James I: Speech on the Divine Right of Kings

(1609)

James I gave his Speech on the Divine Right of Kings to Parliament, asserting his stance that a monarch is not subject to earthly authority and derives his right to rule directly from the will of God. James VI of Scotland became James I of England in 1603 upon the death of Queen Elizabeth I, passing the English throne from the Tudor to the Stuart house. He expounded his belief in the Divine Right of Kings through a series of speeches delivered to Parliament in 1609. As the result of his lavish spending habits and challenges to parliamentary authority, James I frequently came into conflict with Parliament and its increasingly powerful House of Commons after ascending the throne. He also faced opposition from gentry seeking political influence and Puritans and Roman Catholics seeking religious reform.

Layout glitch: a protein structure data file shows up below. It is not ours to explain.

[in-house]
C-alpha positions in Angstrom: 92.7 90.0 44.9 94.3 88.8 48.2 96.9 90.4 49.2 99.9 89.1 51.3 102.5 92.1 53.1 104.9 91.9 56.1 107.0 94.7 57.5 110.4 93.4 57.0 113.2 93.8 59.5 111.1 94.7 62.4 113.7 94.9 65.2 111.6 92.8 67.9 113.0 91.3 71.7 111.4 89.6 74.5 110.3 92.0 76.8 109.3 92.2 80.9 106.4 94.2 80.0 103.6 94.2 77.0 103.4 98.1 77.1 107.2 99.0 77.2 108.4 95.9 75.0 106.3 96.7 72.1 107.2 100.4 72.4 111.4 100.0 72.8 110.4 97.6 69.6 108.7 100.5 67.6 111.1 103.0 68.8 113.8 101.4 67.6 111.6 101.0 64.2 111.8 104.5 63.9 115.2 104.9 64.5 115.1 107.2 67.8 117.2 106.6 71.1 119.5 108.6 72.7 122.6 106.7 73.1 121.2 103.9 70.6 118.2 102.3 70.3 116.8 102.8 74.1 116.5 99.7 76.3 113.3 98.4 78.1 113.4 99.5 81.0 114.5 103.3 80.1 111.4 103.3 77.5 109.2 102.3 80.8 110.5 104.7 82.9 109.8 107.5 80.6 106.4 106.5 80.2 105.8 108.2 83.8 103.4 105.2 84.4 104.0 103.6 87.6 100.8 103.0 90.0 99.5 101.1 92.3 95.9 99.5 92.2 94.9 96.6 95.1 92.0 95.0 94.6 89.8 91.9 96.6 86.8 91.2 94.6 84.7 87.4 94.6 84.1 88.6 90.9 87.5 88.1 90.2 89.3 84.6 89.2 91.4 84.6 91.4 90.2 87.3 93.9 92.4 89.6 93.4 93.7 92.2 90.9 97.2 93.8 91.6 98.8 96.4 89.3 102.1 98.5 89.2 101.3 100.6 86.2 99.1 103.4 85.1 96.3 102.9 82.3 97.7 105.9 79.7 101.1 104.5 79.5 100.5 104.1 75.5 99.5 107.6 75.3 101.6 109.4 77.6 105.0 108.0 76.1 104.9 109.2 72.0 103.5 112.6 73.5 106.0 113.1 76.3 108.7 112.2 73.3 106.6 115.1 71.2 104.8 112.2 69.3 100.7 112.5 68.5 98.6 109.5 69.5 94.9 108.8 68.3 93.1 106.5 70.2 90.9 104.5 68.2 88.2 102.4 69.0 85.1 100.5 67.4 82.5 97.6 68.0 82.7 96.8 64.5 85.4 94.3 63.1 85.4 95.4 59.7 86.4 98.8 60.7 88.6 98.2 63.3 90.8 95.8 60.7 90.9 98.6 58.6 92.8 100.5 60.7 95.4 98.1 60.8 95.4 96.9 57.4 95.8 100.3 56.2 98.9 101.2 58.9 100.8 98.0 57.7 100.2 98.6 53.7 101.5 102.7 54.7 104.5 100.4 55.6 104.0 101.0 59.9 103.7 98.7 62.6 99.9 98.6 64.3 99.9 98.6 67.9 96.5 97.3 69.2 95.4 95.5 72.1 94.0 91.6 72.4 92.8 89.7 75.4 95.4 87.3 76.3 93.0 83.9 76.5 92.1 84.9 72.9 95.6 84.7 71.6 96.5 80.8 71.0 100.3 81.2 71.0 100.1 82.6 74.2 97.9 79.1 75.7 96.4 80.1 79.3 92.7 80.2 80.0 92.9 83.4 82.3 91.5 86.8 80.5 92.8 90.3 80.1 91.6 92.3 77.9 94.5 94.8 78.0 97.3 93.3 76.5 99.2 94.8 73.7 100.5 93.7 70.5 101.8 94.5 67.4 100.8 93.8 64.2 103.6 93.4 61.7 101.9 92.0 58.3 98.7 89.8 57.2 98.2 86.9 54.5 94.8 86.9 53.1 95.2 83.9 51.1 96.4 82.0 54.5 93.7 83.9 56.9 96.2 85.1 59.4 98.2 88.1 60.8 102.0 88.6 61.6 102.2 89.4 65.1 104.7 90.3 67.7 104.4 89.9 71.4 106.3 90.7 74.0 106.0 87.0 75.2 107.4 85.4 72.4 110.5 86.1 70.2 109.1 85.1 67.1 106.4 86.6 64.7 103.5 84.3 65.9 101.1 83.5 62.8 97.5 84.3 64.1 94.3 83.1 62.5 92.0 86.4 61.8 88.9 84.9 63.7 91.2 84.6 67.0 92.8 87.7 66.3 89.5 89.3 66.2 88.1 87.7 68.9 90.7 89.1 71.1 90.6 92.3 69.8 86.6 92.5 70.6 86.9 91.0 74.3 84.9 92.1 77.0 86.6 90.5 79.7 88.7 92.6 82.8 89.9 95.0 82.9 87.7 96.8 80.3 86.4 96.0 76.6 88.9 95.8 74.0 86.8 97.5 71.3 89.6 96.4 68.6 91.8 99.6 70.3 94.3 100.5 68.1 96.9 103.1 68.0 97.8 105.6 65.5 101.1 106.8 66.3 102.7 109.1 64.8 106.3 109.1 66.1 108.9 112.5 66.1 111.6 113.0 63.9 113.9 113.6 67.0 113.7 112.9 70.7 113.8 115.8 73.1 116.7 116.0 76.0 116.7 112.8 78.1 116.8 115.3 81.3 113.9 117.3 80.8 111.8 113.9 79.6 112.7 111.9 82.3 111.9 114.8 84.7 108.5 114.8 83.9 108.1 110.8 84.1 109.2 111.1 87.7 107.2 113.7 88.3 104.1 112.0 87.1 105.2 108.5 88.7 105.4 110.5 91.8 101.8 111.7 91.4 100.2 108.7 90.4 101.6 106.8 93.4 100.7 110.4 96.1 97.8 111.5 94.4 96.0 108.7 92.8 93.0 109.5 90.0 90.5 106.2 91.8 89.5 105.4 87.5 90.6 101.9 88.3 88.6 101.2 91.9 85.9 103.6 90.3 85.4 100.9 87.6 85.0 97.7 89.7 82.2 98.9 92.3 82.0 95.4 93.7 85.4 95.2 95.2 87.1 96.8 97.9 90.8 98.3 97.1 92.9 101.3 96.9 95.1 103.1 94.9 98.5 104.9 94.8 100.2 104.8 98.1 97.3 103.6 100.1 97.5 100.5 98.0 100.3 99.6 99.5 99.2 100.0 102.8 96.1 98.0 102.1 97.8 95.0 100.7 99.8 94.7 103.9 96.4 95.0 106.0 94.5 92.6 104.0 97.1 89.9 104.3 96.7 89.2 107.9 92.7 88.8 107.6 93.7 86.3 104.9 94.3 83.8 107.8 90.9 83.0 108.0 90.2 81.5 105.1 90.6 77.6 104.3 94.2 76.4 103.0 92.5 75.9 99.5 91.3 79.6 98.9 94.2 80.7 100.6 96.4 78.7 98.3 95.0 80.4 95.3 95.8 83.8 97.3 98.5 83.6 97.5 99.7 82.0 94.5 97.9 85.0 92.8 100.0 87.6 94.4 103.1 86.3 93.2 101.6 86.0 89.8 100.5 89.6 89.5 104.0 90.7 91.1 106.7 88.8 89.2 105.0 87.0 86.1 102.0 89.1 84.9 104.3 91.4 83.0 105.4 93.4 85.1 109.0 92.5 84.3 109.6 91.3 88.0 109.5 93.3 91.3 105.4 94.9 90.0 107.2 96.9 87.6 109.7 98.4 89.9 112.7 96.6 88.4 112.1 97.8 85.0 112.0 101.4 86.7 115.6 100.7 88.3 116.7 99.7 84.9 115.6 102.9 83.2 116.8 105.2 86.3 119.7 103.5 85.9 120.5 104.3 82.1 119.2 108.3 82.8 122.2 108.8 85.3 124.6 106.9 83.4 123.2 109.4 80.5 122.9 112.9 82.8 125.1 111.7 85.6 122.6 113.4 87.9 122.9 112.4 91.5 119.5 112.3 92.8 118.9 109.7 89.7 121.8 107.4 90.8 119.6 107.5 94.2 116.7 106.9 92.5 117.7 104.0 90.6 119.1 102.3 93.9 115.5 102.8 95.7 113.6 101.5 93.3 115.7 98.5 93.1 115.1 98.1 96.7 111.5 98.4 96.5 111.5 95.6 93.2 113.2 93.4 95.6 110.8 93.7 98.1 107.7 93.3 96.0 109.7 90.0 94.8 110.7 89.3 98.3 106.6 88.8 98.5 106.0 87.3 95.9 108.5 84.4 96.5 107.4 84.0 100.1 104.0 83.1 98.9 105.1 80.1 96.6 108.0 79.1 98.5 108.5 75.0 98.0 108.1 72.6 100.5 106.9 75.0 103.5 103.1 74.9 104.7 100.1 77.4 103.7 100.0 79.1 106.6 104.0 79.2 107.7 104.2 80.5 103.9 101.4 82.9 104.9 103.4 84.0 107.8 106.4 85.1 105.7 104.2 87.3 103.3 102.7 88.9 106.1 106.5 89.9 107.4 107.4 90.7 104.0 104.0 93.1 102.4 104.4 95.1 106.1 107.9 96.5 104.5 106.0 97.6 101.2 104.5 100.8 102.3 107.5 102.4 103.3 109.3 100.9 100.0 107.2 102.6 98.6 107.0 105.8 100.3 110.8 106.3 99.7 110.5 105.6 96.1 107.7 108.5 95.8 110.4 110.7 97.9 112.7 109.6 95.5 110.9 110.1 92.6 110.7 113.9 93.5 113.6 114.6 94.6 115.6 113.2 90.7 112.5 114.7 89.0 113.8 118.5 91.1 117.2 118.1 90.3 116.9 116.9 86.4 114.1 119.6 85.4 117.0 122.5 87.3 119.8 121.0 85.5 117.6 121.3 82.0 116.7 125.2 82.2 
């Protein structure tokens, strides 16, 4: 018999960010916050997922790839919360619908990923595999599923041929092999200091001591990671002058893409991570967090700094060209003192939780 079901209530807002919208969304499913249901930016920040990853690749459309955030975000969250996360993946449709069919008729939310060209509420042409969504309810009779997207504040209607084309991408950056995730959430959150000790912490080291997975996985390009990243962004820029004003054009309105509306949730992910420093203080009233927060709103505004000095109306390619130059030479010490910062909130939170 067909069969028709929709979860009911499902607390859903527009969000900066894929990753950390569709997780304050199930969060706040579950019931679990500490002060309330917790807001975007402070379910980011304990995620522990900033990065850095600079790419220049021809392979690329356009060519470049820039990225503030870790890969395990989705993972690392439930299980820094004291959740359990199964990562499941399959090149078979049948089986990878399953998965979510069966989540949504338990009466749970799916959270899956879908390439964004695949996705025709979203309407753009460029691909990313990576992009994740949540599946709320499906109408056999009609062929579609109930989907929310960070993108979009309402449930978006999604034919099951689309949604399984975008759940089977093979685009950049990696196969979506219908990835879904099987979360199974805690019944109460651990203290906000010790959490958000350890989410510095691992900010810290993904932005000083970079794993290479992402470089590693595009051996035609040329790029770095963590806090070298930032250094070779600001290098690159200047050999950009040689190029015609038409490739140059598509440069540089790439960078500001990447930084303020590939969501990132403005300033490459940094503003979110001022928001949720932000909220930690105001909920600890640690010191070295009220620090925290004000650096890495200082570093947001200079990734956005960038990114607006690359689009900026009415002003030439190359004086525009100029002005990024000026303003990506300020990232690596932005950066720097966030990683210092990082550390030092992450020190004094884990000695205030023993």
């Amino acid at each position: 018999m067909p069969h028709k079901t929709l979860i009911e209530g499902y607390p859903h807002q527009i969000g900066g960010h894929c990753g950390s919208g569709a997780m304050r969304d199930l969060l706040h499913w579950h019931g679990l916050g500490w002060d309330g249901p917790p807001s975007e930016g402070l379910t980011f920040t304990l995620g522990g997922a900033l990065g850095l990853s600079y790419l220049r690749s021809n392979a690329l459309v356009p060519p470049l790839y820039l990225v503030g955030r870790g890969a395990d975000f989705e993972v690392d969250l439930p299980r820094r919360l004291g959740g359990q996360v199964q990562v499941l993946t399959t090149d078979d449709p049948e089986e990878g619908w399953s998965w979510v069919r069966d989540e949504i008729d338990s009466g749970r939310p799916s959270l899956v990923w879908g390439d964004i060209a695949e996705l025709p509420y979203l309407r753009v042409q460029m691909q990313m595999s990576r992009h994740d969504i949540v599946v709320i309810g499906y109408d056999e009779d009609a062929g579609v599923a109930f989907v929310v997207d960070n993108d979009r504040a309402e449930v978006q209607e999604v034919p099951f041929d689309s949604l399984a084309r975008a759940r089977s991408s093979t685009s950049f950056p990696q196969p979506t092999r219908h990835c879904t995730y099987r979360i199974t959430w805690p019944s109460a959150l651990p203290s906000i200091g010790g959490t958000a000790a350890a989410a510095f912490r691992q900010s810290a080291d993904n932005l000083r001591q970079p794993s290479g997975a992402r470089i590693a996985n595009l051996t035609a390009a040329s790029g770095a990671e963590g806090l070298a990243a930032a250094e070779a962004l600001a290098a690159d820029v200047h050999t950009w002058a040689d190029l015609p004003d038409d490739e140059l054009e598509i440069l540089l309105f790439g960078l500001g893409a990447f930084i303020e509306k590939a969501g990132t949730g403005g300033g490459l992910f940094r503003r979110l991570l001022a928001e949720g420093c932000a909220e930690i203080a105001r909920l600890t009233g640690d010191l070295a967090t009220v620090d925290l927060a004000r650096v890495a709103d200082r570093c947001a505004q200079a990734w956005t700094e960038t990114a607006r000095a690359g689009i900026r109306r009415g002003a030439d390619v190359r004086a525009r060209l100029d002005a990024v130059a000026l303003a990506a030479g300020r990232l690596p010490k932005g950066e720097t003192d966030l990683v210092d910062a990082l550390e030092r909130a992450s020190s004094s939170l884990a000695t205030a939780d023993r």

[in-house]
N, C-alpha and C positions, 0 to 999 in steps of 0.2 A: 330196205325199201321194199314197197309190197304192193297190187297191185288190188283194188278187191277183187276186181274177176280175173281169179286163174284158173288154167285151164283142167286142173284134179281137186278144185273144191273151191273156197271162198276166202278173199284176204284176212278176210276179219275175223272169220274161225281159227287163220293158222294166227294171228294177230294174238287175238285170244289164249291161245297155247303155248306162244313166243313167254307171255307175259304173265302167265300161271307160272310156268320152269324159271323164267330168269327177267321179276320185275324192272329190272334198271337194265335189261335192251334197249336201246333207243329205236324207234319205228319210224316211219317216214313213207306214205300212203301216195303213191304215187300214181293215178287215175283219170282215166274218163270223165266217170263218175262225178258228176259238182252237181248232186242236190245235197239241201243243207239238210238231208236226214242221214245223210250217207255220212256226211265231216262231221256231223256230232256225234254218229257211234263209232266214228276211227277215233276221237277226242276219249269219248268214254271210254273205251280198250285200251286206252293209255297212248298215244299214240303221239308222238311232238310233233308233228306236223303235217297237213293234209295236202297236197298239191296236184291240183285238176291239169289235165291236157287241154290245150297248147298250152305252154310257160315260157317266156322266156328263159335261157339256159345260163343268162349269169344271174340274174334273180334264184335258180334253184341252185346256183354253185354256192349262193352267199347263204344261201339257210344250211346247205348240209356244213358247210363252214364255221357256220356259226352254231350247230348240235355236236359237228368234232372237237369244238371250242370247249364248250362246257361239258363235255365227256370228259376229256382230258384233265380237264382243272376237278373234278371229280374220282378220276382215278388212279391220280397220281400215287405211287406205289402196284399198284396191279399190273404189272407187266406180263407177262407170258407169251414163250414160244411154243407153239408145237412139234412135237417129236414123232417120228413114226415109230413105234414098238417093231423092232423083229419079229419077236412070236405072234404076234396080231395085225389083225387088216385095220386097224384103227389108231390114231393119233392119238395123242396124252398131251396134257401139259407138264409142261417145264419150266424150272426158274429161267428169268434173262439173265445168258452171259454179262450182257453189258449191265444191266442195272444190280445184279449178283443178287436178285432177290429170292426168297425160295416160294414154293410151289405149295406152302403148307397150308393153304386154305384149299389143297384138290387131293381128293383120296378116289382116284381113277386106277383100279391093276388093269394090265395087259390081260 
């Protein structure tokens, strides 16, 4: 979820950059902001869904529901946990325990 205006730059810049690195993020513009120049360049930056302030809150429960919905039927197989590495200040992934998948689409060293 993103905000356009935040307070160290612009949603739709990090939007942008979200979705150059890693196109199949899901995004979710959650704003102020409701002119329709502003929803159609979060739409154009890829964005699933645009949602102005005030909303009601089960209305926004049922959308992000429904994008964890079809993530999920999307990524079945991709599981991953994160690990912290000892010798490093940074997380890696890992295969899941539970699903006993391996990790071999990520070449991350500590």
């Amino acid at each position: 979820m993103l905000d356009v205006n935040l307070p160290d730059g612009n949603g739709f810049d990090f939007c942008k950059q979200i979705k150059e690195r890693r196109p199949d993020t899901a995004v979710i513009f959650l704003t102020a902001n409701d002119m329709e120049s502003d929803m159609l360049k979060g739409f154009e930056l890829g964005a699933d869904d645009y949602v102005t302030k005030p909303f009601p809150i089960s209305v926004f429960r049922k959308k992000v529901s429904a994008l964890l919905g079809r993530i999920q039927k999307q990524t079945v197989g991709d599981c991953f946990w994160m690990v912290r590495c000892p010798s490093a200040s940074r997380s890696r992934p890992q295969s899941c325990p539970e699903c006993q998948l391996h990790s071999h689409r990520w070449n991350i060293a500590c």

The questions of the extent of power of secular monarchs in relation to the papacy, the limits of monarchical control over the Church, and the right of the people to challenge...

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James I (Yale University Art Gallery)

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